Filtration type Filter media Role
Mechanical sponges #ad (foam), floss pad #ad, pre-filter media #ad physically removes debris and floating particles, prevent clogging
Chemical peat moss #ad, activated carbon #ad (charcoal), phosphate remover #ad, zeolite ammonia remover #ad, Fluval Zeo-Carb #ad purifies the water by directly absorbing substances such as odorants, heavy metals, phosphate, ammonia…
Biological Biomax ceramic rings #ad, bio sponges #ad, bio balls #ad, Eheim Substrat Pro #ad, coral bone stone… colonizes helpful bacteria that convert toxic ammonia and nitrite to less toxic nitrate

1. Mechanical filtration

This is usually the first stage of filtration. Mechanical filtration means physically removing debris and other floating dirt particles in order to keep the water crystal clear.

Generally, filter media like filter wool or ceramic rings are used for mechanical filtration. Fine filter wools are used to catch fine particles whereas ceramic rings capture coarse particles before they clog up finer filter material.

By filtering out particulate matter mechanical filter media protect biological and chemical filter media from coarse debris and increase their lifetime. Mechanical filter media must regularly be rinsed or renewed in order to prevent clogging up.

2. Biological filtration

Biological filtration is the recycling of harmful chemical substances by bacteria. Fish waste such as urine, feces, and respiration byproducts pollute water chemically with toxic substances such as ammonia. Ammonia is very poisonous to fish especially at high pH levels.

The recycling bacteria colonized on the surfaces of the biological filter media convert ammonia into much less toxic nitrate. This conversion – ammonia to nitrate – is called the nitrogen cycle. If the aquarium is new it may take several weeks or even months before the bacteria reach a sufficient population.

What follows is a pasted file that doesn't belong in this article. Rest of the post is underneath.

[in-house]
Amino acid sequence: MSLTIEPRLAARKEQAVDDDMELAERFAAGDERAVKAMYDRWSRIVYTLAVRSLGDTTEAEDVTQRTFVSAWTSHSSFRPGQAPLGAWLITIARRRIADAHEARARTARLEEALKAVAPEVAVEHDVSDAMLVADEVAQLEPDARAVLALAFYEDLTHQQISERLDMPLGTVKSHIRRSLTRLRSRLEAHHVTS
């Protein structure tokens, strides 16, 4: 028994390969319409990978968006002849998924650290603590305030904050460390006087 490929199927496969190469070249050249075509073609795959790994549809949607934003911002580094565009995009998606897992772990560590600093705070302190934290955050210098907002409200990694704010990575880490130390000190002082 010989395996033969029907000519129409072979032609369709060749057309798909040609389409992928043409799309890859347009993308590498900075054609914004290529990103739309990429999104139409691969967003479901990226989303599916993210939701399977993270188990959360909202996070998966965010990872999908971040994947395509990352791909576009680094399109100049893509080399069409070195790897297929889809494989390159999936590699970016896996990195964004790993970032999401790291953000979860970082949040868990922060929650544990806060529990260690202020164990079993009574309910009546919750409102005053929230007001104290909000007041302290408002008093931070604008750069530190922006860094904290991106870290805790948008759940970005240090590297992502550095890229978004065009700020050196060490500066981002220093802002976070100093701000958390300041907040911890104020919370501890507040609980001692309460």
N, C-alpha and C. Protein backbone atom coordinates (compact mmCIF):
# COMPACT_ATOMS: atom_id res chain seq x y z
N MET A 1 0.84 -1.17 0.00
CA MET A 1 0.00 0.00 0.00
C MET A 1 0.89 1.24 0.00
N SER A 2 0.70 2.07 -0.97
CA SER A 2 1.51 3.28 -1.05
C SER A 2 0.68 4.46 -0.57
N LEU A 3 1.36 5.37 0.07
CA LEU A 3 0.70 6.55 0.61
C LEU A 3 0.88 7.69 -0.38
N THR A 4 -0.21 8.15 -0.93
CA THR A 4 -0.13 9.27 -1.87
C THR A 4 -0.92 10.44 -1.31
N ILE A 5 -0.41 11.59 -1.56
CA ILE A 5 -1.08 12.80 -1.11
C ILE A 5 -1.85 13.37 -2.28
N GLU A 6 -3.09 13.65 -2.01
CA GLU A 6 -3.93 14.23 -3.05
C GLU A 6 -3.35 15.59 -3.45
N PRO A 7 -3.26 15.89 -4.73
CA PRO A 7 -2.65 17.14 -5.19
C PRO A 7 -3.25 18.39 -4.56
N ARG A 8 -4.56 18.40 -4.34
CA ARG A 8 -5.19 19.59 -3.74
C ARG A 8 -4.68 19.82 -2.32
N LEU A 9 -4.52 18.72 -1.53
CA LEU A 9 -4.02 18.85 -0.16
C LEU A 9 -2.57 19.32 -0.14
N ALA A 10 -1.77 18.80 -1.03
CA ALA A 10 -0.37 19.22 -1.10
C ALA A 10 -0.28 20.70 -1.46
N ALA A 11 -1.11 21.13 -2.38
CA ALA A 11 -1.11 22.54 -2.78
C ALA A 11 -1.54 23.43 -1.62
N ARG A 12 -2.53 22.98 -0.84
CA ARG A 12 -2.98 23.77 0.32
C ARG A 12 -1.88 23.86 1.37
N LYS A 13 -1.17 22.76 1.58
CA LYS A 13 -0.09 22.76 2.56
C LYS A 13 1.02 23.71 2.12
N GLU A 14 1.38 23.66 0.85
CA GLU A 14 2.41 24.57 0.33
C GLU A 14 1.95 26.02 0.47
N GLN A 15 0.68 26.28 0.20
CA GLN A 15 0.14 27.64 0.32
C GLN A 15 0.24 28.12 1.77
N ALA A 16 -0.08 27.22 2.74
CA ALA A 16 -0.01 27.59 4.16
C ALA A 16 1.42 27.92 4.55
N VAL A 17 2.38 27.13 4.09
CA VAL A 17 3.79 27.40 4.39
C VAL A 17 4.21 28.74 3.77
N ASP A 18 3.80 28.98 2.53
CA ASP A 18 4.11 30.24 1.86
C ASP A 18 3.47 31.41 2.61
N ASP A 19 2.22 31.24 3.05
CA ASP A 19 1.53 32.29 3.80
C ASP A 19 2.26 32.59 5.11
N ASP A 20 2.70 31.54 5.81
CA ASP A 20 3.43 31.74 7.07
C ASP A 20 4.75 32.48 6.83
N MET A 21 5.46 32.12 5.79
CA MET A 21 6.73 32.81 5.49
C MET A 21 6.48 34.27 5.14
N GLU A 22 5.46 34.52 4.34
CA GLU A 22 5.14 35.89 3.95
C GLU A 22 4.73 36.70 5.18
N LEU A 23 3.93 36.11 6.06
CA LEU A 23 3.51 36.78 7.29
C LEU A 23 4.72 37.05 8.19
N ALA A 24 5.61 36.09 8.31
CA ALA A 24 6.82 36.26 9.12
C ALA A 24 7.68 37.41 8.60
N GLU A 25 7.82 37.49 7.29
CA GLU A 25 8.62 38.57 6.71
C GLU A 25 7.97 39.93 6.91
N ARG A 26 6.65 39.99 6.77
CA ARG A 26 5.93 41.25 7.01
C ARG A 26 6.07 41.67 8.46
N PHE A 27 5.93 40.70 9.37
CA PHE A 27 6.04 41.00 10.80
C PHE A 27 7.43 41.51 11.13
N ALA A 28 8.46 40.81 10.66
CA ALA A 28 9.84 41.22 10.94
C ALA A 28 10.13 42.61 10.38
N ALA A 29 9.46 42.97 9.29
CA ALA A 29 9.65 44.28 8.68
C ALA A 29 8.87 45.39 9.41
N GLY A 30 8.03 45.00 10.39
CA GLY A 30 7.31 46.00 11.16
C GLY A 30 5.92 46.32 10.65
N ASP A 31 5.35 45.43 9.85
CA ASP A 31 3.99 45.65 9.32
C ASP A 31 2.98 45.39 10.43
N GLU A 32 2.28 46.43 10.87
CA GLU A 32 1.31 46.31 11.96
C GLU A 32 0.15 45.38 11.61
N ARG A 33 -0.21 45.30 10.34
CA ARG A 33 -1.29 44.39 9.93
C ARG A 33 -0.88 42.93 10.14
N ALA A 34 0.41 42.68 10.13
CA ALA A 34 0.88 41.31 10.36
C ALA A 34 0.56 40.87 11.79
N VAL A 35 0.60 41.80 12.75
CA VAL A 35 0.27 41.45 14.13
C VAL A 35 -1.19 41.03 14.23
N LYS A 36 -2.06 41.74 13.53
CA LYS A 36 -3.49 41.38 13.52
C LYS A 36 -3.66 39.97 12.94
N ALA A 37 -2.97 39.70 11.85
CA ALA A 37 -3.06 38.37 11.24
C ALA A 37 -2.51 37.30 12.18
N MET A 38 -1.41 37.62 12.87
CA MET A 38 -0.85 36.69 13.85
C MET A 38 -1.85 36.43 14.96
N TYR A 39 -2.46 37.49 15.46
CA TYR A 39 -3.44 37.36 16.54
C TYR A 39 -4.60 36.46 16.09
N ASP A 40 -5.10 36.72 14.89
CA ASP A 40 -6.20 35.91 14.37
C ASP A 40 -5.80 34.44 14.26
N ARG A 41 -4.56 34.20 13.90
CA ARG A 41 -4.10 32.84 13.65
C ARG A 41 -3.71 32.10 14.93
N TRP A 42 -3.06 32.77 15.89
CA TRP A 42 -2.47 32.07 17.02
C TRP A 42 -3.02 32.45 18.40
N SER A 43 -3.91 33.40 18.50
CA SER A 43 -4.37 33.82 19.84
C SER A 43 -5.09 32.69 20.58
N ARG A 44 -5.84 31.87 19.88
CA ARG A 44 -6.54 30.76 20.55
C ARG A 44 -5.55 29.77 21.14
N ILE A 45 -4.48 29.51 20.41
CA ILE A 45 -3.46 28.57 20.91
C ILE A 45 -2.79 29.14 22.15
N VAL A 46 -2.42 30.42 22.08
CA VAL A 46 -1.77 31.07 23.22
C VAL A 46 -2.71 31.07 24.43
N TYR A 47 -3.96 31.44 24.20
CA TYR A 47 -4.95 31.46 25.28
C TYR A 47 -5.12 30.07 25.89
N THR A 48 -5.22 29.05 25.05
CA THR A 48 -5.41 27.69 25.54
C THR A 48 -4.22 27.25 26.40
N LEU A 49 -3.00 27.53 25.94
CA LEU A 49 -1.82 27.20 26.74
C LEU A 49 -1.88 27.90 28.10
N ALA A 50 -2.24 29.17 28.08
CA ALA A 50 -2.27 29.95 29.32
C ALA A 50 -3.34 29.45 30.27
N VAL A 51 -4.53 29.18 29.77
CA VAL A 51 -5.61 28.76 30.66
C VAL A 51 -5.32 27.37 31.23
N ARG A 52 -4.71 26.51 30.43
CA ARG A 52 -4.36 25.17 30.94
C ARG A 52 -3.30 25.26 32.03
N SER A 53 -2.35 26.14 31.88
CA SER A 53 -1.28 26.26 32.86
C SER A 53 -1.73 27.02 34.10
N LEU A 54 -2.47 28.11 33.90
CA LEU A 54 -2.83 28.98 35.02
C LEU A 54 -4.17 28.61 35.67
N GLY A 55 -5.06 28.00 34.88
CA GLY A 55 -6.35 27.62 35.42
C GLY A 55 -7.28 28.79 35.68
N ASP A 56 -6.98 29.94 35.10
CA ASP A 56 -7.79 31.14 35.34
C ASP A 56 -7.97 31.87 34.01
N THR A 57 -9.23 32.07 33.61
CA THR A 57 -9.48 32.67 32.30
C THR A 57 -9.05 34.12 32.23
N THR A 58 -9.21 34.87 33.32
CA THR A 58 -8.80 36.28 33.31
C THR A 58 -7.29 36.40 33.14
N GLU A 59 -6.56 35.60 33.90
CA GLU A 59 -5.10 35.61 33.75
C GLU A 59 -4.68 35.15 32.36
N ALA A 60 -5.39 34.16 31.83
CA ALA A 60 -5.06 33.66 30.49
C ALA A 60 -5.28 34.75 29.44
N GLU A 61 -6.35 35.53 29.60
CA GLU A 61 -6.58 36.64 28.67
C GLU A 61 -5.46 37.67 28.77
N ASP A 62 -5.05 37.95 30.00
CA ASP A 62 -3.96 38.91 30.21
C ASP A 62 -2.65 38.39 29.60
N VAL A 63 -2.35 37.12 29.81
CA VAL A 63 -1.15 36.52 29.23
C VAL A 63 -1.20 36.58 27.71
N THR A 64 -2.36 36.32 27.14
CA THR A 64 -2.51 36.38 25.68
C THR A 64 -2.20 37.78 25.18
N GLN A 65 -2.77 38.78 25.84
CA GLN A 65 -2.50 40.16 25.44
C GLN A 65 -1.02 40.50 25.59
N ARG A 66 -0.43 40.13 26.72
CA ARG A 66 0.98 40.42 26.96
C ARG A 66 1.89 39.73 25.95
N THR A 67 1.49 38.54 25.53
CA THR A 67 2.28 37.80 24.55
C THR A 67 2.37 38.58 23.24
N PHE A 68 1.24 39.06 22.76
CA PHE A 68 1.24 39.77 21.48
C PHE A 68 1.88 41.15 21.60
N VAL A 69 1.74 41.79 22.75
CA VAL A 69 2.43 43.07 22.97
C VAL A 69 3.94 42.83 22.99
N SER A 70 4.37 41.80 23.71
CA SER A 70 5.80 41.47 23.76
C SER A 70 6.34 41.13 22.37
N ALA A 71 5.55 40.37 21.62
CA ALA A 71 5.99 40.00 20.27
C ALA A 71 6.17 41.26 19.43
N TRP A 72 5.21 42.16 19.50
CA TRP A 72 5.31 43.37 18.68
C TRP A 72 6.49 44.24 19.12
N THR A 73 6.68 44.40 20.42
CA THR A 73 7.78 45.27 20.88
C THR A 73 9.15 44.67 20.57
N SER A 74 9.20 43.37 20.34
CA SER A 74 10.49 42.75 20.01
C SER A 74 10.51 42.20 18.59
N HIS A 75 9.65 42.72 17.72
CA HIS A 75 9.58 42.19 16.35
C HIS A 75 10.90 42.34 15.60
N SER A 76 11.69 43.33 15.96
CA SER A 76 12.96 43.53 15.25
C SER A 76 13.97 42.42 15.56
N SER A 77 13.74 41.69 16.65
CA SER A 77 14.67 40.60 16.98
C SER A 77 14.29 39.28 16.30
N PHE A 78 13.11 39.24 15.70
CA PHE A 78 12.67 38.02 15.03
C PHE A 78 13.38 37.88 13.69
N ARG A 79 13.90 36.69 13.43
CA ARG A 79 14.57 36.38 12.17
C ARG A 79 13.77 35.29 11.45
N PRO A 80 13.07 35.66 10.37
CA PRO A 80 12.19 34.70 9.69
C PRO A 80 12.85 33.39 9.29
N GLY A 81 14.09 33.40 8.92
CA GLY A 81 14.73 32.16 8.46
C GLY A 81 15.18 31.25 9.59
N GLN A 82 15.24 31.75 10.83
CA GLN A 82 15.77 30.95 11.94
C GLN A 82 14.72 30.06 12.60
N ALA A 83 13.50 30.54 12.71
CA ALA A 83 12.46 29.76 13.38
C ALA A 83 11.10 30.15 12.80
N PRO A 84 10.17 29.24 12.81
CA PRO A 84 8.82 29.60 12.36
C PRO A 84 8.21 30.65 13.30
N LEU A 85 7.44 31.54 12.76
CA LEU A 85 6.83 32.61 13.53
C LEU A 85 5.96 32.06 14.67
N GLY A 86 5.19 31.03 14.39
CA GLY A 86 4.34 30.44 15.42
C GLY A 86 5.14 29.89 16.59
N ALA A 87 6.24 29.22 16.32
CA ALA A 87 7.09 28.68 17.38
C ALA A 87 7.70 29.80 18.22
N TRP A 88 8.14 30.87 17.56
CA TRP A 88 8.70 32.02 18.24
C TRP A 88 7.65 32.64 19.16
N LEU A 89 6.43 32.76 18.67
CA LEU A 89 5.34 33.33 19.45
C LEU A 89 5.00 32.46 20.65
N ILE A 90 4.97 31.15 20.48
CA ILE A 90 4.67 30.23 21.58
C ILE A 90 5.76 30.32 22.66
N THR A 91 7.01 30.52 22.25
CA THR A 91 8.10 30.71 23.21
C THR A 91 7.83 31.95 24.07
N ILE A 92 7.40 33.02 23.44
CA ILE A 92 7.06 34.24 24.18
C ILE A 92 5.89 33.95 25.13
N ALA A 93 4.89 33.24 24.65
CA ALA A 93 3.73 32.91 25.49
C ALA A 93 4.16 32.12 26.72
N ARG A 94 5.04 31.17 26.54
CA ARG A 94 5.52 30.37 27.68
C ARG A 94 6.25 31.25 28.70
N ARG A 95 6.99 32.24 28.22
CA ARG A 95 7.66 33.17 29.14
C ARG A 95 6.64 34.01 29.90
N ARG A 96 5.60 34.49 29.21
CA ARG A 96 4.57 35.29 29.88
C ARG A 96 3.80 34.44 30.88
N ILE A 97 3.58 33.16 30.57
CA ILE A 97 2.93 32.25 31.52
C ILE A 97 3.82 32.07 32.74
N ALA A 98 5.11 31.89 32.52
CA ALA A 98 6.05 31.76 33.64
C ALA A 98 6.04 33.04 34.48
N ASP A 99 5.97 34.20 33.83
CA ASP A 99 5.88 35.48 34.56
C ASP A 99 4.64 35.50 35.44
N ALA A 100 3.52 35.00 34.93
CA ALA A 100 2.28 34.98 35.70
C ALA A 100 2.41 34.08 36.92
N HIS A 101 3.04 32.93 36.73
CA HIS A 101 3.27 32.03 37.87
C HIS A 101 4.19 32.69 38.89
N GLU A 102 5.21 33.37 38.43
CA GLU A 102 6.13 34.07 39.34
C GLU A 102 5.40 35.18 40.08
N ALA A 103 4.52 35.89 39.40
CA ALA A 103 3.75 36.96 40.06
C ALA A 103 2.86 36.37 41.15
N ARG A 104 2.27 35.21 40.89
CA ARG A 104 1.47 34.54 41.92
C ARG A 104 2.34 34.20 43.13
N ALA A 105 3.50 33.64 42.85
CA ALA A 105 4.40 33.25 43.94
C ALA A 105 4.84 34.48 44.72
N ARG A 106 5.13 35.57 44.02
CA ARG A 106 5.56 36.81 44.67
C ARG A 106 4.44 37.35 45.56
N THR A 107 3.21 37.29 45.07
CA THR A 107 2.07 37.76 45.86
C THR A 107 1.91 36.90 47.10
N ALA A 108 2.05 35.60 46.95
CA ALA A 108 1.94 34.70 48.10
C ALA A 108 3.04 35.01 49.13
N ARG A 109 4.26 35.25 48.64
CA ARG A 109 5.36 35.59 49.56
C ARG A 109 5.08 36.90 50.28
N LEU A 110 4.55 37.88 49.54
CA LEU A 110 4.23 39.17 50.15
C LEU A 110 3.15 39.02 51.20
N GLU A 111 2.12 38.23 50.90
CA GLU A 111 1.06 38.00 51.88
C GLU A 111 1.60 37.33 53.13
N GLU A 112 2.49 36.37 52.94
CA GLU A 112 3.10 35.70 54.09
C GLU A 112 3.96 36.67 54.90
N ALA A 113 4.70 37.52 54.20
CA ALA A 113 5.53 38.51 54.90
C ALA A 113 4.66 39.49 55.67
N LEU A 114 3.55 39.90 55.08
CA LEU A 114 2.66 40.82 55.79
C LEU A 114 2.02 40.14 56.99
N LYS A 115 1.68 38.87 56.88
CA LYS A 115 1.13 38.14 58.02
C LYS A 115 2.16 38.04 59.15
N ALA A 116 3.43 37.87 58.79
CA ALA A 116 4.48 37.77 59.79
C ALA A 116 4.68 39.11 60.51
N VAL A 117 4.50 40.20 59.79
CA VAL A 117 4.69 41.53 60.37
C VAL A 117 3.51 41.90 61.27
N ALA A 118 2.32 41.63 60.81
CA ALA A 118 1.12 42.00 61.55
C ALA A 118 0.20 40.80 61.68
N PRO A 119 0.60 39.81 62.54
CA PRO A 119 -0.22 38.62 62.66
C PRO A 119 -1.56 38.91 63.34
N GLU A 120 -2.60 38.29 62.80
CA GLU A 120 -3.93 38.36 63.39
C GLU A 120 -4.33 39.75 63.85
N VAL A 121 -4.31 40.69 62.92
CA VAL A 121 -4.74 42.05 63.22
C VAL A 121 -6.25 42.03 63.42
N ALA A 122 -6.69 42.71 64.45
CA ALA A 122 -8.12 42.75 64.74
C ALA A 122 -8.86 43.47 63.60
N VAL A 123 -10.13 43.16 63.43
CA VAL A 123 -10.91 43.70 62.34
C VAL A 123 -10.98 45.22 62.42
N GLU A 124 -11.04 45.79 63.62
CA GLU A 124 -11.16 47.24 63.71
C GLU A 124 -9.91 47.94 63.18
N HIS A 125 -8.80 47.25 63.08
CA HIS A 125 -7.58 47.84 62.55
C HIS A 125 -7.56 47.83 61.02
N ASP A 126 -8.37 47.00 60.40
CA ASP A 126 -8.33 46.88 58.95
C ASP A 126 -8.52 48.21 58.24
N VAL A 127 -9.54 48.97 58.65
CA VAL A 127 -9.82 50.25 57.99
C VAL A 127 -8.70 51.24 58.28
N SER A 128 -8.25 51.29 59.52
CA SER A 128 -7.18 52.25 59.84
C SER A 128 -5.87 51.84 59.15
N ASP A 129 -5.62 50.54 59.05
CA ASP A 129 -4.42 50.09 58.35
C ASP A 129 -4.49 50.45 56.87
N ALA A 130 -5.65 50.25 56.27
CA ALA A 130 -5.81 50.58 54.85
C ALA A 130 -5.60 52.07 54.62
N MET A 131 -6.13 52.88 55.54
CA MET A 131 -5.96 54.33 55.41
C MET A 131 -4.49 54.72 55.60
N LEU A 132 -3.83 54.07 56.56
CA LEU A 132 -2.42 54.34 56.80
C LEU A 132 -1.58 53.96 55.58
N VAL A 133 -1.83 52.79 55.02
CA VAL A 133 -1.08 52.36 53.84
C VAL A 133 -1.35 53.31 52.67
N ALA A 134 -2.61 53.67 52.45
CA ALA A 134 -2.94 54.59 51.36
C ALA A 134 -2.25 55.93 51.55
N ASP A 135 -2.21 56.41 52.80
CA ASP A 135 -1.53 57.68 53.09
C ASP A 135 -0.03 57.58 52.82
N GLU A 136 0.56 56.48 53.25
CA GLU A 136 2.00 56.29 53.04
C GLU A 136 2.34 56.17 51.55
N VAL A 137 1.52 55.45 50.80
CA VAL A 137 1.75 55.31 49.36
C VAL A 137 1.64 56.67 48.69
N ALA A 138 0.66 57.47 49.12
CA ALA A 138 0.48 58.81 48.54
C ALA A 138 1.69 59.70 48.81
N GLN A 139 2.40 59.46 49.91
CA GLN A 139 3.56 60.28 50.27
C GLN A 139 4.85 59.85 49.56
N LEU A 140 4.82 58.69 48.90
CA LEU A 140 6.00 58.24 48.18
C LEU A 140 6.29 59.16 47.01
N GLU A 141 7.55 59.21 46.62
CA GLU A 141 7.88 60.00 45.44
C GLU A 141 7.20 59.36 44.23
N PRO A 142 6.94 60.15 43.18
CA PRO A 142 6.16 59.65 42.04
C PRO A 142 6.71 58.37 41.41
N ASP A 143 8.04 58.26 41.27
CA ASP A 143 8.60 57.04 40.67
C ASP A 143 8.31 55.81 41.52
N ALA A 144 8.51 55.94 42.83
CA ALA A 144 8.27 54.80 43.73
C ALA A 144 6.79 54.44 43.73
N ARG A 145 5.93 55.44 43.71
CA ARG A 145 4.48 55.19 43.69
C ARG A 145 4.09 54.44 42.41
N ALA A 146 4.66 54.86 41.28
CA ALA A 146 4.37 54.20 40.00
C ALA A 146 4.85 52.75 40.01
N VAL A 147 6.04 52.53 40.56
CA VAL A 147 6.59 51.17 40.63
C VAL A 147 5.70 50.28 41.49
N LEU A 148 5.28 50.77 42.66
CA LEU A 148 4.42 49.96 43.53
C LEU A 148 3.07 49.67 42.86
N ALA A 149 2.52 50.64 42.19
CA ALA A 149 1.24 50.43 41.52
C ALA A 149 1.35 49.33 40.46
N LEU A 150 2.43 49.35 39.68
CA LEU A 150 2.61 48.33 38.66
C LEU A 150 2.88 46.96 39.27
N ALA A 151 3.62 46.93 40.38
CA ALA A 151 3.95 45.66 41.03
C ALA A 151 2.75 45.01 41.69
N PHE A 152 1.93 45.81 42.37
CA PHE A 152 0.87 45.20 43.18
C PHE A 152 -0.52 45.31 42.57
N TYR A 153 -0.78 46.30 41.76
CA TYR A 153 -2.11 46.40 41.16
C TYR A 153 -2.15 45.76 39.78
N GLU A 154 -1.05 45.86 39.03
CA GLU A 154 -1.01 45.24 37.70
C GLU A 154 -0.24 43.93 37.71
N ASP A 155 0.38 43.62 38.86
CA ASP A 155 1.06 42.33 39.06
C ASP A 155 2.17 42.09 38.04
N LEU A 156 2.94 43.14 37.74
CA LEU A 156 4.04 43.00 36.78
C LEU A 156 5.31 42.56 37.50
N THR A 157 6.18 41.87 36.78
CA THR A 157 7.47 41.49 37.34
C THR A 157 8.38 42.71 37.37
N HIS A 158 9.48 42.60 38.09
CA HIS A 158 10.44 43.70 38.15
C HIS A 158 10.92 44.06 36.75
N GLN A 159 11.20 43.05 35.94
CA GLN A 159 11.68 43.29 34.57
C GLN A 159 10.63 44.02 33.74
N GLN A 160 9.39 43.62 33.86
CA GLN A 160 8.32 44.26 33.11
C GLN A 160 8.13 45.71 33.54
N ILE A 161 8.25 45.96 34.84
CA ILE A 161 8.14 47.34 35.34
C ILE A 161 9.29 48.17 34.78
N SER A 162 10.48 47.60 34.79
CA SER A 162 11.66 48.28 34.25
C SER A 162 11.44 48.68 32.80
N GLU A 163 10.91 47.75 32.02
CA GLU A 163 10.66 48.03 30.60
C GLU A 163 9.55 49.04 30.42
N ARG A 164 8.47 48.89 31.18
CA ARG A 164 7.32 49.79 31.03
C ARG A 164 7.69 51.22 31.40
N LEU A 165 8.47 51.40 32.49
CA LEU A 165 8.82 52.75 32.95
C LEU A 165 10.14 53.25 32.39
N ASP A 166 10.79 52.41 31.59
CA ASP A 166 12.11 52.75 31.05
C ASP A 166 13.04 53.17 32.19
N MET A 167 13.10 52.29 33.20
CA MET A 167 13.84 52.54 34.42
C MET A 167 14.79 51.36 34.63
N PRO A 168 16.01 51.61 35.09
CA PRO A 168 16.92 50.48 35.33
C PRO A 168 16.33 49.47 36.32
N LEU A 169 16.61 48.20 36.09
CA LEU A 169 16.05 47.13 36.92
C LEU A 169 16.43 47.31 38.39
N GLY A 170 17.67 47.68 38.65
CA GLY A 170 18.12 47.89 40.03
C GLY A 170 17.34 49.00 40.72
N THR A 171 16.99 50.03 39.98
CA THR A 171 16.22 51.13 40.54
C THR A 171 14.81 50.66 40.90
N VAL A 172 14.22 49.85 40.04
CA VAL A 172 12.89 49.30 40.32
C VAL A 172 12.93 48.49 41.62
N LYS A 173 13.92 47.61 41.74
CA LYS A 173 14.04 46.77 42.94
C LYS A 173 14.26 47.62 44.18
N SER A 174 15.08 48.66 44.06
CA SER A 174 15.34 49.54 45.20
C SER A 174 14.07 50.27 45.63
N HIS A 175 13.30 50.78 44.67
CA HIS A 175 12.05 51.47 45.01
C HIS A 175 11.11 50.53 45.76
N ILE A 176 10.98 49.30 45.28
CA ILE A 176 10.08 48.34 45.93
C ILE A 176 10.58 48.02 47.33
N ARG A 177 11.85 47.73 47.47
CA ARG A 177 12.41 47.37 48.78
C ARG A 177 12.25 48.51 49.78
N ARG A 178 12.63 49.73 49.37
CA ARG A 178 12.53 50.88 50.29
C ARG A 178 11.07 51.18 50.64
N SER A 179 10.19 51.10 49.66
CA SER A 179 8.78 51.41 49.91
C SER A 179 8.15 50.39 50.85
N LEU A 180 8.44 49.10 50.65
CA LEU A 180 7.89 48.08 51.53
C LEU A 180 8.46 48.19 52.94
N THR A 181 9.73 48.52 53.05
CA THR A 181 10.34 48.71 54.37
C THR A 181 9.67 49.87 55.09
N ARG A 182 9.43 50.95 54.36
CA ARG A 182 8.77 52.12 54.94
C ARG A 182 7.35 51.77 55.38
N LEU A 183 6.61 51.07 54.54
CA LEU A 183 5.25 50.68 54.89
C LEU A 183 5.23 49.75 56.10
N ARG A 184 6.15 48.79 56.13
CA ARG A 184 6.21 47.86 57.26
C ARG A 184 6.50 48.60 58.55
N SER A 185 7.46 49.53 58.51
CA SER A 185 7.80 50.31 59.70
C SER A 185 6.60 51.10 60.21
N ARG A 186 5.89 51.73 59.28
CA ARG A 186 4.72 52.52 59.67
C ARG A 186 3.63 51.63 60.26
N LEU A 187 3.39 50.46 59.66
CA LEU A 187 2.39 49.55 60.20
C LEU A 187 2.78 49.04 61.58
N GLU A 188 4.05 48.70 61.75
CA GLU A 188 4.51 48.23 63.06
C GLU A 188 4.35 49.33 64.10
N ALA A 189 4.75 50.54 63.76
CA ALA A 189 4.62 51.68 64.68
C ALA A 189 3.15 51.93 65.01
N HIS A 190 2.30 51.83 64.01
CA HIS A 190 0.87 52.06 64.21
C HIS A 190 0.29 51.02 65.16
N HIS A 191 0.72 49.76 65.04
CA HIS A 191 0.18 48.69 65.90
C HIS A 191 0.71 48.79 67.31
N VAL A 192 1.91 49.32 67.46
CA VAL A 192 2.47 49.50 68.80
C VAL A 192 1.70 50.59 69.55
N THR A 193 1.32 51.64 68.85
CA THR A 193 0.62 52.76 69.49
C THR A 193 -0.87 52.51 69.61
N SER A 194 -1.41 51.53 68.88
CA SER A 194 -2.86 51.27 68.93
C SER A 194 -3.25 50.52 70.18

Aquarium nitrogen cycle

Typically, porous filter media like ceramic rings are used for biological filtering due to their huge surface area to volume ratio. Biological filter media should be rinsed with aquarium water in order not to harm recycling bacteria. Recycling bacteria colonize not only filter media but every possible surface in the aquarium such as gravel, rocks, and plant leaves.

3. Chemical filtration

Activated carbon is commonly used as a chemical filter media in aquarium filters because it absorbs large molecules such as many organic substances and medicaments. This keeps the water clear and free of odors.

Peat as a chemical filter medium is widely used to reduce and stabilize pH (acidity) levels for keeping and breeding soft water species. To accomplish this job peat does not actually filter out or convert anything; it releases humic acids which increase acidity and reduce carbonate hardness.

Other commercial media like phosphate remover, ammonia remover,… may also count as chemical filter media as they remove harmful chemical substances from the water.